Given its current strategic implementation plan and evolving theories aimed at undermining waiver clauses in separation agreements, which are supposed to discourage worker participation in litigation against former employers, it is likely that the EEOC will continue its efforts to challenge waiver clauses in separation agreements. In addition, the EEOC — which currently has a Republican majority — will likely be more worker-friendly when Trump-appointed Commissioner Janet Dhillon`s term expires in July 2022. Accordingly, employers should take stock of their separation agreements at micro and macro-financial level in order to ensure compliance with the law and minimise the risk of the EEOC notifying the legality of the agreement. The following general clauses deserve special attention. An employment contract is an agreement between an employer and an employee that sets the conditions of work and employment. A contract may be concluded in writing or orally. In response, the EEOC changed its strategy. Instead of arguing that the illegal clauses contained in the separation agreements constituted retaliation in themselves, the Agency began to argue that the inclusion of waiver clauses by employers, which could deter former employees from filing complaints or participating in agency proceedings, constitutes a model or practice of “resistance” to the full enjoyment of Title VII rights. However, like its theory of retaliation itself, the agency`s “resistance theory” has largely failed in court. For example, in 2014, the Northern District of Illinois found that “resistance.” . requires an act of retaliation or discrimination. E.E.O.C v. CVS Pharm., Inc., 70 F. Supp.3d 937, 939 n.2 (N.D.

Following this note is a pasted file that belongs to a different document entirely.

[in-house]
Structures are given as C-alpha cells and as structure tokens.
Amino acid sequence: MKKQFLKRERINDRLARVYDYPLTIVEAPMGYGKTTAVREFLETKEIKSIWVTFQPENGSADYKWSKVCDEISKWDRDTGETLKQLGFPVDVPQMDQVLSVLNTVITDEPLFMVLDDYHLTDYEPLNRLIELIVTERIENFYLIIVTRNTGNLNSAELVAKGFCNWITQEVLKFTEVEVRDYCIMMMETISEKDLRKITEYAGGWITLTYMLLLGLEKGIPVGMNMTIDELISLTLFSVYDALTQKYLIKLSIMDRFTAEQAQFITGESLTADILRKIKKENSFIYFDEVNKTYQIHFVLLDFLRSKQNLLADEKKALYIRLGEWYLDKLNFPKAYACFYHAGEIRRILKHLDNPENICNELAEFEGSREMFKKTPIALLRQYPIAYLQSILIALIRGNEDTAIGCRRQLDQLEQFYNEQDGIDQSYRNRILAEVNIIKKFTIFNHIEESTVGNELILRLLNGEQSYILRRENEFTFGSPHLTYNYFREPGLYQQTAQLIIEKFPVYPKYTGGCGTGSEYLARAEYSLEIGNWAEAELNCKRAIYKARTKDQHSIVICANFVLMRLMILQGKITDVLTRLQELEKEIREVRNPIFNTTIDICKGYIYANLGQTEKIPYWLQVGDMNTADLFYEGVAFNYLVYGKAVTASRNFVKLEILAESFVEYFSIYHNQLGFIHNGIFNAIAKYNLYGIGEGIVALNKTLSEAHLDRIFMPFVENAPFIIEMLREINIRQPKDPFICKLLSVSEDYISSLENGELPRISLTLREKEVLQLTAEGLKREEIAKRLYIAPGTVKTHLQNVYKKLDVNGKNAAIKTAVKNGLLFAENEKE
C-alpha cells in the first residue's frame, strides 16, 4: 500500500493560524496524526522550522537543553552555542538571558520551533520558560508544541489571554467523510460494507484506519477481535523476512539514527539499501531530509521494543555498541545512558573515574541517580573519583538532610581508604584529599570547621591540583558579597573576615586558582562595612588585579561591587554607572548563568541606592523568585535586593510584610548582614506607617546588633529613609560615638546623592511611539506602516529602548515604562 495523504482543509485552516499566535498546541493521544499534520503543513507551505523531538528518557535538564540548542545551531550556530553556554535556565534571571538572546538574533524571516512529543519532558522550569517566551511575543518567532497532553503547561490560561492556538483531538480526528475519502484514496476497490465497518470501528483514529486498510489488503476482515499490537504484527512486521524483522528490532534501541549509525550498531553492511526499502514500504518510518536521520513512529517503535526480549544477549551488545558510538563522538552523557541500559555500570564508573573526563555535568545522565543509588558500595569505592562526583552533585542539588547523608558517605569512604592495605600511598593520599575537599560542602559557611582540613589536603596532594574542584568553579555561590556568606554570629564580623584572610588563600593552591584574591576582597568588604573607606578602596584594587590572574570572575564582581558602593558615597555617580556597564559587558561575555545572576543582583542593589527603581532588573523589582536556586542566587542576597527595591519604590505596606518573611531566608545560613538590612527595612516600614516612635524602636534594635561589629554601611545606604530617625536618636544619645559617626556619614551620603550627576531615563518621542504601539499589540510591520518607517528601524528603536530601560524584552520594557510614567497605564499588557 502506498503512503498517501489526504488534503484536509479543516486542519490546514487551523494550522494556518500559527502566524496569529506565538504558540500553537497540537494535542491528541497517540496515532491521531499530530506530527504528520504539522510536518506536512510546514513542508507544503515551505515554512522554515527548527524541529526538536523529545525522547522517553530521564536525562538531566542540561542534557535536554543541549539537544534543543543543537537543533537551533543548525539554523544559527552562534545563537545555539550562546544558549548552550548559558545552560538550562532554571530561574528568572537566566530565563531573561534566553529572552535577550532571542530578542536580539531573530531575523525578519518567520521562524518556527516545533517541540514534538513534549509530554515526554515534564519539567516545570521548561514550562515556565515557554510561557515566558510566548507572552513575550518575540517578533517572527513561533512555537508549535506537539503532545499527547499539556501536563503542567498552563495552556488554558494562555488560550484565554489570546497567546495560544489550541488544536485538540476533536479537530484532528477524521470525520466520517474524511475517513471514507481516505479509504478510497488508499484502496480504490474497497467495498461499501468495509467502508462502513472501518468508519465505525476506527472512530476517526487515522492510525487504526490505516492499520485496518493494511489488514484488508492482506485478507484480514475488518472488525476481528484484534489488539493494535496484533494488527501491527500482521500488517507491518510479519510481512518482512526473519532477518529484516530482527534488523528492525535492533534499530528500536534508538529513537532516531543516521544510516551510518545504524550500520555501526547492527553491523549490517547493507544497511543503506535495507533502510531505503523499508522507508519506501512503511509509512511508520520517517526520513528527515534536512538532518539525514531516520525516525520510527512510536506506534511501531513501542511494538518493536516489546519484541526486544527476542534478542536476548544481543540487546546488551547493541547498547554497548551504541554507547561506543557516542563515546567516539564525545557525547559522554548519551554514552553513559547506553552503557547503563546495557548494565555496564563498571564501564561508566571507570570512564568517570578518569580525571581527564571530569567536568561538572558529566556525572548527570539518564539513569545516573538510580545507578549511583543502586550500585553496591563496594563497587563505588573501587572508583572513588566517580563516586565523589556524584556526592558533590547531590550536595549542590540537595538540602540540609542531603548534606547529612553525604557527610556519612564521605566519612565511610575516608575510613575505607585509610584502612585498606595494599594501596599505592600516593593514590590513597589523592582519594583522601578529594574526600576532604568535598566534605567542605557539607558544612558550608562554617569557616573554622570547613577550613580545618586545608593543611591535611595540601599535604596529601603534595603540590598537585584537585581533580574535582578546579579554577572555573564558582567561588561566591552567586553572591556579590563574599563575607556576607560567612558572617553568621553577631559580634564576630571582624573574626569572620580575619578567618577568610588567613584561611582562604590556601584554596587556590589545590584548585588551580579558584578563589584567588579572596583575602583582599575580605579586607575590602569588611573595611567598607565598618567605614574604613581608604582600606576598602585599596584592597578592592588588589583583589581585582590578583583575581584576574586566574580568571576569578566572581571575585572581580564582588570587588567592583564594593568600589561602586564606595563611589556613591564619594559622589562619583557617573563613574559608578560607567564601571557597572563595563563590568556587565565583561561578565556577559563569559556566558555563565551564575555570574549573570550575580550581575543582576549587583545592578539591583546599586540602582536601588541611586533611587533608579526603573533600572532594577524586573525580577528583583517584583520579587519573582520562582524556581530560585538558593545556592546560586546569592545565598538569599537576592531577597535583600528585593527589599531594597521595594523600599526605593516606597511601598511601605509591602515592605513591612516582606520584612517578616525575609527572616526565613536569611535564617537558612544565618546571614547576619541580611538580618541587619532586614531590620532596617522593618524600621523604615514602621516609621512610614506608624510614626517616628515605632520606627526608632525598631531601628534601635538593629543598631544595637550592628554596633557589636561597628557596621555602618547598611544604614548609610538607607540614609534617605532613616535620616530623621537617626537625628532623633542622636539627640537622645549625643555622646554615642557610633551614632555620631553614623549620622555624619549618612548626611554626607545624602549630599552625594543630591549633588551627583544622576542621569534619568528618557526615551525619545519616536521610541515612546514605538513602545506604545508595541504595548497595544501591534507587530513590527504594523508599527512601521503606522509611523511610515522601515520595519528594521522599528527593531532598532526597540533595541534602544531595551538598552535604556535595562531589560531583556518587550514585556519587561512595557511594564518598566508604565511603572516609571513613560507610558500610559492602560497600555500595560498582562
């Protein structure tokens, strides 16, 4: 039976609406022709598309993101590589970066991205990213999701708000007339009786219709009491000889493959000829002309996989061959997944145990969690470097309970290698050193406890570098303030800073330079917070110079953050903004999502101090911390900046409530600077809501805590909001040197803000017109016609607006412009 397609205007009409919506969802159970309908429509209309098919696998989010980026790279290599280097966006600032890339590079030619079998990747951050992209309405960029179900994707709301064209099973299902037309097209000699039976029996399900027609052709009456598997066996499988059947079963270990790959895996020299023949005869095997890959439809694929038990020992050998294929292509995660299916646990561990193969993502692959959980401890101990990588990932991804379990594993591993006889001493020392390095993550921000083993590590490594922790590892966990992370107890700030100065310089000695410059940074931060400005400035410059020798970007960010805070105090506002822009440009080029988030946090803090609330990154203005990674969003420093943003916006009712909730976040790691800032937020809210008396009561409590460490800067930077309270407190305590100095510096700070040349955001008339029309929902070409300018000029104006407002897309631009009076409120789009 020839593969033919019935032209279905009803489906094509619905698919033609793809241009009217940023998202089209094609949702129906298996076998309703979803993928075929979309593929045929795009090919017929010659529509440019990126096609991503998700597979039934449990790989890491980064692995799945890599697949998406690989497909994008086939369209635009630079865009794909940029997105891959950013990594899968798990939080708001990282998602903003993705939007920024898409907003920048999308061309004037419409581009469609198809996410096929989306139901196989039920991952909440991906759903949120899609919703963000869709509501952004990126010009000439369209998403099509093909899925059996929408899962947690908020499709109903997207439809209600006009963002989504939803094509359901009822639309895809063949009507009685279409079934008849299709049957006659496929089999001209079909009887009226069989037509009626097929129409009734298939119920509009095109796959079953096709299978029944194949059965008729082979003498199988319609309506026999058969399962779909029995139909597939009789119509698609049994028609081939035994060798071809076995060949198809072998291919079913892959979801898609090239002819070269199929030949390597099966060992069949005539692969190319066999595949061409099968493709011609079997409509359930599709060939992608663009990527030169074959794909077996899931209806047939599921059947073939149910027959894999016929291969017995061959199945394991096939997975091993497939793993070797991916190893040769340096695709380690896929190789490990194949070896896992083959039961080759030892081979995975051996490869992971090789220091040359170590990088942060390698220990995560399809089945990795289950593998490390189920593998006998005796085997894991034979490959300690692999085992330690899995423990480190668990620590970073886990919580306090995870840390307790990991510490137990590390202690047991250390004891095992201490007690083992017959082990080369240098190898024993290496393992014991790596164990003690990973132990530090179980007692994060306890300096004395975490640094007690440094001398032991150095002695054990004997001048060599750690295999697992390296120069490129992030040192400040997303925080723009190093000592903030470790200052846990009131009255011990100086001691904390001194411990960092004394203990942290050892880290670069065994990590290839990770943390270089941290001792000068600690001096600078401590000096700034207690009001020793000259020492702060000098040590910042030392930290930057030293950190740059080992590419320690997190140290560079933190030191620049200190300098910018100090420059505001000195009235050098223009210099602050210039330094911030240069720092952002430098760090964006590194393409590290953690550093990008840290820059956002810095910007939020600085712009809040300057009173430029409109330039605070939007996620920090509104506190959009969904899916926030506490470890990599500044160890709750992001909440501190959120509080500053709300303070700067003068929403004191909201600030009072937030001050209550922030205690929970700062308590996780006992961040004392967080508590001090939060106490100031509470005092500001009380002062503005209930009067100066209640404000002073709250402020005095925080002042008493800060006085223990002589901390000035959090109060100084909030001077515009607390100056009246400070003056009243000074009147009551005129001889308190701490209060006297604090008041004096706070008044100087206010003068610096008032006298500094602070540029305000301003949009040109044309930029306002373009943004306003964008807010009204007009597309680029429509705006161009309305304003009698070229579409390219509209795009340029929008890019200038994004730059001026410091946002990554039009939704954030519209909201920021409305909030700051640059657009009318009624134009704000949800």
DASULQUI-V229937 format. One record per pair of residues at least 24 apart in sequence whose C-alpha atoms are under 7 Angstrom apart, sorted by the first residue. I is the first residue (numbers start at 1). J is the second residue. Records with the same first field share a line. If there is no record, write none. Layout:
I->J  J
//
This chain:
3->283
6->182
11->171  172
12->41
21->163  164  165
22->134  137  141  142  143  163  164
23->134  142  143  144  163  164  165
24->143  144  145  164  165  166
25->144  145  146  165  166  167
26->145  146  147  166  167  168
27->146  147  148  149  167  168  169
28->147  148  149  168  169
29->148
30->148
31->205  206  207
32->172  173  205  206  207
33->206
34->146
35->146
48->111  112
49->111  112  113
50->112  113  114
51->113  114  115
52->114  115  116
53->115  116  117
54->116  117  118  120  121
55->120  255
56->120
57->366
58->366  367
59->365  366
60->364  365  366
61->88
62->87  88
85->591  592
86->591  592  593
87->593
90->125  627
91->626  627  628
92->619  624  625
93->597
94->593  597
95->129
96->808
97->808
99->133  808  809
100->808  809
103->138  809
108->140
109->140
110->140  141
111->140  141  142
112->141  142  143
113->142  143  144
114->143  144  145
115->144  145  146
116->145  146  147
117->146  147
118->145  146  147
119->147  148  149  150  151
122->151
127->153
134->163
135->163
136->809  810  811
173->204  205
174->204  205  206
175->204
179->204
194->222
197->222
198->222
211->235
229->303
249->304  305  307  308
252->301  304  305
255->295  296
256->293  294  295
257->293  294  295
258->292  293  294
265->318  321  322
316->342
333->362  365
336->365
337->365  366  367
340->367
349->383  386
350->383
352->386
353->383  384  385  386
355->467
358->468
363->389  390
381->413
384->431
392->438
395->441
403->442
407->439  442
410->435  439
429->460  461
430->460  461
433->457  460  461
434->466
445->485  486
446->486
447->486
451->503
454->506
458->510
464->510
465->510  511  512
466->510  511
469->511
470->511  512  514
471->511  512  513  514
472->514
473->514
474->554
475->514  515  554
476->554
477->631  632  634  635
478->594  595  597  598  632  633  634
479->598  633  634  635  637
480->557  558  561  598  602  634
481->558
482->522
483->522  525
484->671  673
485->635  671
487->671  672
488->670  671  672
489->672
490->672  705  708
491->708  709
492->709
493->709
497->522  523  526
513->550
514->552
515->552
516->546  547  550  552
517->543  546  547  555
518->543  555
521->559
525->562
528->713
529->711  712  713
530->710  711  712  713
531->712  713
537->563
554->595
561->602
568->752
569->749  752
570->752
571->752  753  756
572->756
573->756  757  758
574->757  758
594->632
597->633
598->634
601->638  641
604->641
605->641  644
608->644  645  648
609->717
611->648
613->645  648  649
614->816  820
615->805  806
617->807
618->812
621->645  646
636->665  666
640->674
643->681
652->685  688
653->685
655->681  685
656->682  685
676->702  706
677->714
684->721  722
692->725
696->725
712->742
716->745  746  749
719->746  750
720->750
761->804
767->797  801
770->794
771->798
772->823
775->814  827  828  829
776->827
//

Ill. 2014) (summary judgment in favour of the employer, if, among other things, the use of the “no recourse” clause is challenged because EEOC did not arbitrated the claim). In other words, the insertion of a waiver clause by the employer into a separation agreement was not entirely contrary to Title VII. The following year, the Seventh Circuit Court of Appeals upheld the District Court`s decision and confirmed that Title VII “does not create a broad enforcement capacity for the EEOC to pursue non-discriminatory employment practices that it does not like.” E.E.O.C v. CVS Pharm., Inc., 809 F.3d 335, 341 (7th Cir. 2015) (“Conditioning benefits on promises not to file a complaint with the EEOC alone is not sufficient to justify countervailable “retaliation” under Title VII).”). An employment contract cannot provide for less than the legal minimum set out in the following sections: while separation agreements generally vary from employer to employer, general clauses include non-cooperation (prohibition on employees cooperating with a person or organization to bring proceedings in a national or federal court) and an obligation not to bring legal proceedings (prohibition on filing an Action in justice by workers, b. accusation or complaint against their former employer). For the purposes of this section, these general clauses are referred to as “waiver clauses”.
Initially, the EEOC challenged waiver clauses on the grounds that their inclusion in separation agreements in itself constituted retaliation. In the 80s and 90s, the EEOC theory gained strength in court. In 1987, the Fifth Circuit Court of Appeals ruled that “[a] waiver of the right to bring a complaint against public order.” See E.E.O.C. v. Cosmair, Inc., L`Oreal Hair Care Div., 821 F. 2d 1085, 1090 (5th Cir. 1987). Then, in 1996, the First Circuit Court of Appeals found non-cooperation clauses that prohibited employees from communicating with the EEOC and stated that “a worker`s right to communicate with the EEOC” “is not a right that an employer can buy from an employee.” E.E.O.C.
. . .